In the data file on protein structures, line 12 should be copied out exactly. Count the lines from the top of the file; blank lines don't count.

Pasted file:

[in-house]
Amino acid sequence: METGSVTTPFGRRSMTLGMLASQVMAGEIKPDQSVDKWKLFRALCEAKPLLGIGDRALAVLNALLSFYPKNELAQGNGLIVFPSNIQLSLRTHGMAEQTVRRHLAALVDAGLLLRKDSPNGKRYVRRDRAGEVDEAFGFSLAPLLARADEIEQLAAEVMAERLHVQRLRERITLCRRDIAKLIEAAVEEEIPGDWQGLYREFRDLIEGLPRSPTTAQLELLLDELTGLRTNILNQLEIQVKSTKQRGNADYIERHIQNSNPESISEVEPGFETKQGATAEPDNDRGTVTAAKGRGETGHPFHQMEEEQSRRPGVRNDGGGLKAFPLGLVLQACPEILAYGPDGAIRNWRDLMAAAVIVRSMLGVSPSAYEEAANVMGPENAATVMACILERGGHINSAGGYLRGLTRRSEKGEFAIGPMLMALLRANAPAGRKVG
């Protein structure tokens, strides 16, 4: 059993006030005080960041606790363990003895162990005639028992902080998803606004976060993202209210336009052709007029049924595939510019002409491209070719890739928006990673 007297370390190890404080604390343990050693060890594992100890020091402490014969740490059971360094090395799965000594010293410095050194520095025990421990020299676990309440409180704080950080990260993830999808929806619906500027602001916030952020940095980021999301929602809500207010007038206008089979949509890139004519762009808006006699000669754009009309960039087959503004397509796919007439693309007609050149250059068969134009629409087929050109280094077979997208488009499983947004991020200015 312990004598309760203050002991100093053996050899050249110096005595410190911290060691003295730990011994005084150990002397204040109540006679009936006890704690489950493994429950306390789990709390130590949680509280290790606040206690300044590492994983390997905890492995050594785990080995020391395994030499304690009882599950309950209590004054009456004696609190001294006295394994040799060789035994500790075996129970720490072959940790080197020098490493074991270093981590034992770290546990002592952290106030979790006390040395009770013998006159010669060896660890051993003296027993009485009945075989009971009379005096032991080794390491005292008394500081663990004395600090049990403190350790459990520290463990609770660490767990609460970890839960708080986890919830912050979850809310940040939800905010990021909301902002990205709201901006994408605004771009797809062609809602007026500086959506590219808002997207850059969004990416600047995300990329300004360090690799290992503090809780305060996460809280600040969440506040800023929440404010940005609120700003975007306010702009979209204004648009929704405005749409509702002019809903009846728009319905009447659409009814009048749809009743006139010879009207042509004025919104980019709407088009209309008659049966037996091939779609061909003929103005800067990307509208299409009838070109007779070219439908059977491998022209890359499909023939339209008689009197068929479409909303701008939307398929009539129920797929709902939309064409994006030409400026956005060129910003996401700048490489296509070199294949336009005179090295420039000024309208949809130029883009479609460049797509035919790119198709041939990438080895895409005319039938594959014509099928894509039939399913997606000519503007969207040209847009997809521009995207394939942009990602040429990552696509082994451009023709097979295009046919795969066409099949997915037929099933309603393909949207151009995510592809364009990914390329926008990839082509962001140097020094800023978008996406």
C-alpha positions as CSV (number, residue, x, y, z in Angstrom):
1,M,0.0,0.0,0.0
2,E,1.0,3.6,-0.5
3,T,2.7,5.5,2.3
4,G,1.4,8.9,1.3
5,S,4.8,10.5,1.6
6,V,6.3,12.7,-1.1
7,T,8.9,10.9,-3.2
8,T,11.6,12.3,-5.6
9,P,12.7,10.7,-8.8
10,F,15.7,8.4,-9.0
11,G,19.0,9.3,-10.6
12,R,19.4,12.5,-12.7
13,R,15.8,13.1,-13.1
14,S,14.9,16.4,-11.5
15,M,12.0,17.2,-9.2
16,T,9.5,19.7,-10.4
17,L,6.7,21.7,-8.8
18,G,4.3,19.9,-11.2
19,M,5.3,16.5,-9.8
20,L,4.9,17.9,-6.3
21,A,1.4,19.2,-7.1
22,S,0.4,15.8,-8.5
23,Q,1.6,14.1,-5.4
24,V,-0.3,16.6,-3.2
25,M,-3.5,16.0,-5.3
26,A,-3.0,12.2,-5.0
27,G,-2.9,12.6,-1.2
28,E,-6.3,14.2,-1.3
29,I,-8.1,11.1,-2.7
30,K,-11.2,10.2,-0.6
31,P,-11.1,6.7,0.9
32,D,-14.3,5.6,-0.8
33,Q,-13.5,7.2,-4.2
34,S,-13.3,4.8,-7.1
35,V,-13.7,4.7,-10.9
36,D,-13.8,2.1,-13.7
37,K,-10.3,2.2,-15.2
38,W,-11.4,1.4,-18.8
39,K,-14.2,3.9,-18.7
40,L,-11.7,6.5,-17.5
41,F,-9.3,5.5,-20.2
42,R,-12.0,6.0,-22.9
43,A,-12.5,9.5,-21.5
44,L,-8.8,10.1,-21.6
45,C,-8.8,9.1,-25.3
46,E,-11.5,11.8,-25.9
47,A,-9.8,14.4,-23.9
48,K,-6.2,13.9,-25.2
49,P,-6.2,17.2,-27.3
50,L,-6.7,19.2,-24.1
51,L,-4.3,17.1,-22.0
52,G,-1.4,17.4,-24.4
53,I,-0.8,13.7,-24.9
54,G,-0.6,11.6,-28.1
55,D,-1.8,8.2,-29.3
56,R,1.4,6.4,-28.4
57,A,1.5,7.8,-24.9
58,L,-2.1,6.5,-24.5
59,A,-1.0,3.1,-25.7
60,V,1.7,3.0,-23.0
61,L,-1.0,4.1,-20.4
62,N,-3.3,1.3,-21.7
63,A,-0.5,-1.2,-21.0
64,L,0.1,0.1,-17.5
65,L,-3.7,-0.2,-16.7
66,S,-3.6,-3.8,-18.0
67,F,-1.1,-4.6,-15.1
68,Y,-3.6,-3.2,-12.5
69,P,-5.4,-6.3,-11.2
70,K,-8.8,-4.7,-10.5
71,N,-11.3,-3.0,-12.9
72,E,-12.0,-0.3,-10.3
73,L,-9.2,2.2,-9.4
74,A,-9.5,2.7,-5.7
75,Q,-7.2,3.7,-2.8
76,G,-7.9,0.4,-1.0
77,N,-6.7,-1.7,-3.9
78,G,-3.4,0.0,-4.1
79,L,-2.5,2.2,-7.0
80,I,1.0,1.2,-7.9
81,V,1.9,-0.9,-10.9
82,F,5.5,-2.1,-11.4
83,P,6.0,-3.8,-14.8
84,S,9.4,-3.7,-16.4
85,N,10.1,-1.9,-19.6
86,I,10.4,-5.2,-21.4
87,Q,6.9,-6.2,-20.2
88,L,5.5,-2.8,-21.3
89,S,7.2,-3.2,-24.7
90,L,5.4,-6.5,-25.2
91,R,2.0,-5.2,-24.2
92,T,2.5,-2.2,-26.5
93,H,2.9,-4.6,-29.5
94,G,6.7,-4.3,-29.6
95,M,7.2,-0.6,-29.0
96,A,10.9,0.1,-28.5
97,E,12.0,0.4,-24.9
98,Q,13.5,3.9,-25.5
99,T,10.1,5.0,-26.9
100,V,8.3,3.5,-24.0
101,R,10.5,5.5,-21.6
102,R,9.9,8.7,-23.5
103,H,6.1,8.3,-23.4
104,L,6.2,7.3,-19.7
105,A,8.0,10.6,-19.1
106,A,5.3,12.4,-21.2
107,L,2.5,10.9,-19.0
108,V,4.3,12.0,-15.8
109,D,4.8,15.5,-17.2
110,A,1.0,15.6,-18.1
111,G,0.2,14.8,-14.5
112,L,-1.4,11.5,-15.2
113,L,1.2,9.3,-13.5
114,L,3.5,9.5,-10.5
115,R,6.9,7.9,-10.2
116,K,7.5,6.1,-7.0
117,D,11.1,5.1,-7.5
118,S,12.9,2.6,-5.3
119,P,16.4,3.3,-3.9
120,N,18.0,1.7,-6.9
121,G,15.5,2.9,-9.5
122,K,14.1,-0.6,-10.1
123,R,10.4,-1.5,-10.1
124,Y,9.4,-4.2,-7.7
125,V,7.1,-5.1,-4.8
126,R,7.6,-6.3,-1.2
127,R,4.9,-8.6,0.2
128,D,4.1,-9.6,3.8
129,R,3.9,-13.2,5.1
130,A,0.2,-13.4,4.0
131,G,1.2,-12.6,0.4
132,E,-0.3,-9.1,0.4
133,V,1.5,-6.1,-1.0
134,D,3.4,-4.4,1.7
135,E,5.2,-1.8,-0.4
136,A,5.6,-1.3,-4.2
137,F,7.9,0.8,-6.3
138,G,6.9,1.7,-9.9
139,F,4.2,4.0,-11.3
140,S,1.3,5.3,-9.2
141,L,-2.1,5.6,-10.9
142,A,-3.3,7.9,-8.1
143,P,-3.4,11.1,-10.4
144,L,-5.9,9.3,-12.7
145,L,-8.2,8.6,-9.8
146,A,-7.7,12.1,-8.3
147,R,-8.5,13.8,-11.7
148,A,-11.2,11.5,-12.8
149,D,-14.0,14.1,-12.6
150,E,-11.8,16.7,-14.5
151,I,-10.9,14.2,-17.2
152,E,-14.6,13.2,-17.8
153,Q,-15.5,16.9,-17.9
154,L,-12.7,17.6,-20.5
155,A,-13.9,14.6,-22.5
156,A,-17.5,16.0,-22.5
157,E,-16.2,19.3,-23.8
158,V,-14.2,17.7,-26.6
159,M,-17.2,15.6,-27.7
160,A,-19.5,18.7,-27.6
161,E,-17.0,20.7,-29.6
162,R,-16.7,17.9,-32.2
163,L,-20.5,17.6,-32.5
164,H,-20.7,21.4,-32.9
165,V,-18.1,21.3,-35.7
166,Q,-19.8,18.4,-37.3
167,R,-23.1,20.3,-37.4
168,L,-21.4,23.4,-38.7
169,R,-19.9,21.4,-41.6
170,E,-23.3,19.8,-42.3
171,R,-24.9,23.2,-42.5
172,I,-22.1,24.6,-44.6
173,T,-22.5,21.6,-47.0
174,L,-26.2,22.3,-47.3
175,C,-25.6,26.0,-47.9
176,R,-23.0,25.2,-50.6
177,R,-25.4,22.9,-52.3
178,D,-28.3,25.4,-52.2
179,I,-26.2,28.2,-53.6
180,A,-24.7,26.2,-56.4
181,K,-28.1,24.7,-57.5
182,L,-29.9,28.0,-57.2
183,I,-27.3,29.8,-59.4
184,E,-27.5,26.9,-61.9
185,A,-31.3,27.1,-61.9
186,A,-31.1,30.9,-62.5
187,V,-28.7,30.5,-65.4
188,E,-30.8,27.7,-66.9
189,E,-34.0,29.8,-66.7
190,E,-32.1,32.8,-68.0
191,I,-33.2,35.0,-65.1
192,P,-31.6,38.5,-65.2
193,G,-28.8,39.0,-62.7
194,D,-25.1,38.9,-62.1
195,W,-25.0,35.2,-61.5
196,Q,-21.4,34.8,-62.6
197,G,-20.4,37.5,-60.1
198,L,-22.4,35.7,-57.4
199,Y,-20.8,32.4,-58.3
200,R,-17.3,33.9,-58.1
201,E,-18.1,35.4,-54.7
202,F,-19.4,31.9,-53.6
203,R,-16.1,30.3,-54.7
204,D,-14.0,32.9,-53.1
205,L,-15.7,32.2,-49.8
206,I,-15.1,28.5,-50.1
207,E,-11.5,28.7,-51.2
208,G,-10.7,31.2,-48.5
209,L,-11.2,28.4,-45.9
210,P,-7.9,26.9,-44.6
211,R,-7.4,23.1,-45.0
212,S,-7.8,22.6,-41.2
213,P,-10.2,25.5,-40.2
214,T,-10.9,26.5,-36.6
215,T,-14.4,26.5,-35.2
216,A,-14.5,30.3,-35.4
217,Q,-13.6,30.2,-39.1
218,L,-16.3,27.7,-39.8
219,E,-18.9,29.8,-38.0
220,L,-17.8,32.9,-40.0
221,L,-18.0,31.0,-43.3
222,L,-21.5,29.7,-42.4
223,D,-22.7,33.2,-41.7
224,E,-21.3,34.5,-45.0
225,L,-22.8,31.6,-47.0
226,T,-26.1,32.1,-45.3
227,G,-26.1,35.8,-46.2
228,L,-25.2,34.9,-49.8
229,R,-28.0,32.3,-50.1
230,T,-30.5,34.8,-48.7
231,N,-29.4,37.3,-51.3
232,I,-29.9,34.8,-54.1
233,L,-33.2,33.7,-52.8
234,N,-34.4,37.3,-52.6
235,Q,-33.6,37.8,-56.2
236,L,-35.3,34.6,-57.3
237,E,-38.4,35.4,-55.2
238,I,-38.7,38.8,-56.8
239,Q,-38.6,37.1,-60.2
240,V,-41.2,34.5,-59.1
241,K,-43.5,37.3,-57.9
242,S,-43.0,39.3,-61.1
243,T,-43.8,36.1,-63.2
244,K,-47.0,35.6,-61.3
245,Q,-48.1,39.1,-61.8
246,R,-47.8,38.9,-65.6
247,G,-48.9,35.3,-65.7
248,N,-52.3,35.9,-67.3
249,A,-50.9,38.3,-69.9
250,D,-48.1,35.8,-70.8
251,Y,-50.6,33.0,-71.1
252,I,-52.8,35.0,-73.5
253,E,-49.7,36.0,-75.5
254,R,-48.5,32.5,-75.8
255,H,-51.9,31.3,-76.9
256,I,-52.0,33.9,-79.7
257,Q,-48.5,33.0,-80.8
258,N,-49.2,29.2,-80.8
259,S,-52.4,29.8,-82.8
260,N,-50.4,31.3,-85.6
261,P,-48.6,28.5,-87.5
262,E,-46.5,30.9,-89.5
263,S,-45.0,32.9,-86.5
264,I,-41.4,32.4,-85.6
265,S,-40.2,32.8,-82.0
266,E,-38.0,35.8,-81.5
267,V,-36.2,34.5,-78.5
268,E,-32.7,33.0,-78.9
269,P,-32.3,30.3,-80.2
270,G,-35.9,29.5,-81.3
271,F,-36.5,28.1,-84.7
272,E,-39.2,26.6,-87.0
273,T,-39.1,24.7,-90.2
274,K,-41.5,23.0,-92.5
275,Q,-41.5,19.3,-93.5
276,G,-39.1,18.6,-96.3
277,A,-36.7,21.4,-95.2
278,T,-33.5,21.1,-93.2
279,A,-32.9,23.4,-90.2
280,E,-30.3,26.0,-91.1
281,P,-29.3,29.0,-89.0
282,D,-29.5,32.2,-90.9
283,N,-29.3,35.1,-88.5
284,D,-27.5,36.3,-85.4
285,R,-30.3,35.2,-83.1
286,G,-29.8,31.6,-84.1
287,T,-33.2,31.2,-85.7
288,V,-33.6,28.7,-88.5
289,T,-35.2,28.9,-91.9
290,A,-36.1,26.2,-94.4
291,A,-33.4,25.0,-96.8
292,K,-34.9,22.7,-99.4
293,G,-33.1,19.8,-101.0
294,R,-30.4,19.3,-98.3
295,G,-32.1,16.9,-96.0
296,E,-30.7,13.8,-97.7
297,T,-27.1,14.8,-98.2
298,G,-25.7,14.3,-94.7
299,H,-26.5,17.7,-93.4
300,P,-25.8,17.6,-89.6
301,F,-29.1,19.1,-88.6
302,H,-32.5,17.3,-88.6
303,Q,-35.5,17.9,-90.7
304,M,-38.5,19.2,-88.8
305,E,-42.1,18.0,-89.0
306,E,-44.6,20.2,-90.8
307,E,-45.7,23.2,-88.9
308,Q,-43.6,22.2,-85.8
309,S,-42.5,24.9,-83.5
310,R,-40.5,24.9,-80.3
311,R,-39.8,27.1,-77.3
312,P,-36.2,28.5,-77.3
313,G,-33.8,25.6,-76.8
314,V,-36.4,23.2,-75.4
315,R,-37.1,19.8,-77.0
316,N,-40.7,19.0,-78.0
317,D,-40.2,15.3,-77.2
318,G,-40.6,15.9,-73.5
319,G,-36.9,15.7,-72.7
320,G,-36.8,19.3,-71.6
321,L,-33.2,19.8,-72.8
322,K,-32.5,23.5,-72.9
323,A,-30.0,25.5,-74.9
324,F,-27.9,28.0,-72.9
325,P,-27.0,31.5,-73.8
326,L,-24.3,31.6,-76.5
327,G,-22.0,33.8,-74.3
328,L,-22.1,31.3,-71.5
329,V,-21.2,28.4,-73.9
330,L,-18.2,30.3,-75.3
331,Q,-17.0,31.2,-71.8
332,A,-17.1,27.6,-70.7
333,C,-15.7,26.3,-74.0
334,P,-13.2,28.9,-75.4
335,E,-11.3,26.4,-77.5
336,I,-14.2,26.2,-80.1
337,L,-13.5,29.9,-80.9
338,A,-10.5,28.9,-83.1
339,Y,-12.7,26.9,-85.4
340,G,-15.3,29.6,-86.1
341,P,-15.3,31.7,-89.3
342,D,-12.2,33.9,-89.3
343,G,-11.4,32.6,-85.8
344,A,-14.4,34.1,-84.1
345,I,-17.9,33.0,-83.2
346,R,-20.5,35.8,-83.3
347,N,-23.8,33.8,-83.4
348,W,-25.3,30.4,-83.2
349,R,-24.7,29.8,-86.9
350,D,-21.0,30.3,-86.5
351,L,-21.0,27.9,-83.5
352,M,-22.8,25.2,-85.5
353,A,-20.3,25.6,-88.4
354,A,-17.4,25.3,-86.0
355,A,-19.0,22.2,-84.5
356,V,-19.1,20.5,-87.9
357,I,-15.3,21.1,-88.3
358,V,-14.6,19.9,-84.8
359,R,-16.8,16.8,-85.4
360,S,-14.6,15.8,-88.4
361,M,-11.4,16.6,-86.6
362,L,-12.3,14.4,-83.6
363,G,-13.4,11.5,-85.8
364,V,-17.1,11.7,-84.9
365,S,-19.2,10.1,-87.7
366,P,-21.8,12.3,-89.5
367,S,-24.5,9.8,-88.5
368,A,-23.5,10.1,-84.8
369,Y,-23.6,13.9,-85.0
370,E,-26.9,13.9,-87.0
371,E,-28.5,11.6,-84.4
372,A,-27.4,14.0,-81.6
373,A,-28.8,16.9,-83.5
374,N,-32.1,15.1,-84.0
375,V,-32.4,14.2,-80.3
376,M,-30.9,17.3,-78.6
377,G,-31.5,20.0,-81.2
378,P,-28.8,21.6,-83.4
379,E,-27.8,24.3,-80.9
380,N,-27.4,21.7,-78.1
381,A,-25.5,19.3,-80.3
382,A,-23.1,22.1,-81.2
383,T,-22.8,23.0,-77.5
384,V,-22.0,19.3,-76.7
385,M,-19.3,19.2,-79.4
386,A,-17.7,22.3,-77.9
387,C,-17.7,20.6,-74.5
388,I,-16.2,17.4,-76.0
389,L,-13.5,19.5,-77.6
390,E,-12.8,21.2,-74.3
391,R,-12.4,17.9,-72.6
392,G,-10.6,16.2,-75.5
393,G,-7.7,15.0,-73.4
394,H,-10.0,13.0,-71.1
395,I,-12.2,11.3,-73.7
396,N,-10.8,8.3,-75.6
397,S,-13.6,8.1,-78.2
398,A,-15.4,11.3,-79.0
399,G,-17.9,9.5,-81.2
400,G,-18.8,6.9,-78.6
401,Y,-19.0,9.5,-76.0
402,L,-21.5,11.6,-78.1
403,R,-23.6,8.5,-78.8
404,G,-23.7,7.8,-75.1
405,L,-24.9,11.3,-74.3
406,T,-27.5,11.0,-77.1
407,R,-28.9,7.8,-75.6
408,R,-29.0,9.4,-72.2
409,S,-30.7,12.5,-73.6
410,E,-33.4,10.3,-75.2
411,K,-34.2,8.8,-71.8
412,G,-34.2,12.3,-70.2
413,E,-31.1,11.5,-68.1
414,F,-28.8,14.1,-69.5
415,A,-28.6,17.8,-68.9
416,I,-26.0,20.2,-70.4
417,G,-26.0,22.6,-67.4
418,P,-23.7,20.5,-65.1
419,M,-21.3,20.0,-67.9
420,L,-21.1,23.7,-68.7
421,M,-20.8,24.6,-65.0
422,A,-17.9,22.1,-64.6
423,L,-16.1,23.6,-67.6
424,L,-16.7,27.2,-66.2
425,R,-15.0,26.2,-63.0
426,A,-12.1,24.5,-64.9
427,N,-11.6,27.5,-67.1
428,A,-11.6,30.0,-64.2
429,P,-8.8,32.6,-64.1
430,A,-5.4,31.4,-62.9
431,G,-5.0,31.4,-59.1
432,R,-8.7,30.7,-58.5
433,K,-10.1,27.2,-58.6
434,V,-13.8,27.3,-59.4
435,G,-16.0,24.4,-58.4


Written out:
8,T,11.6,12.3,-5.6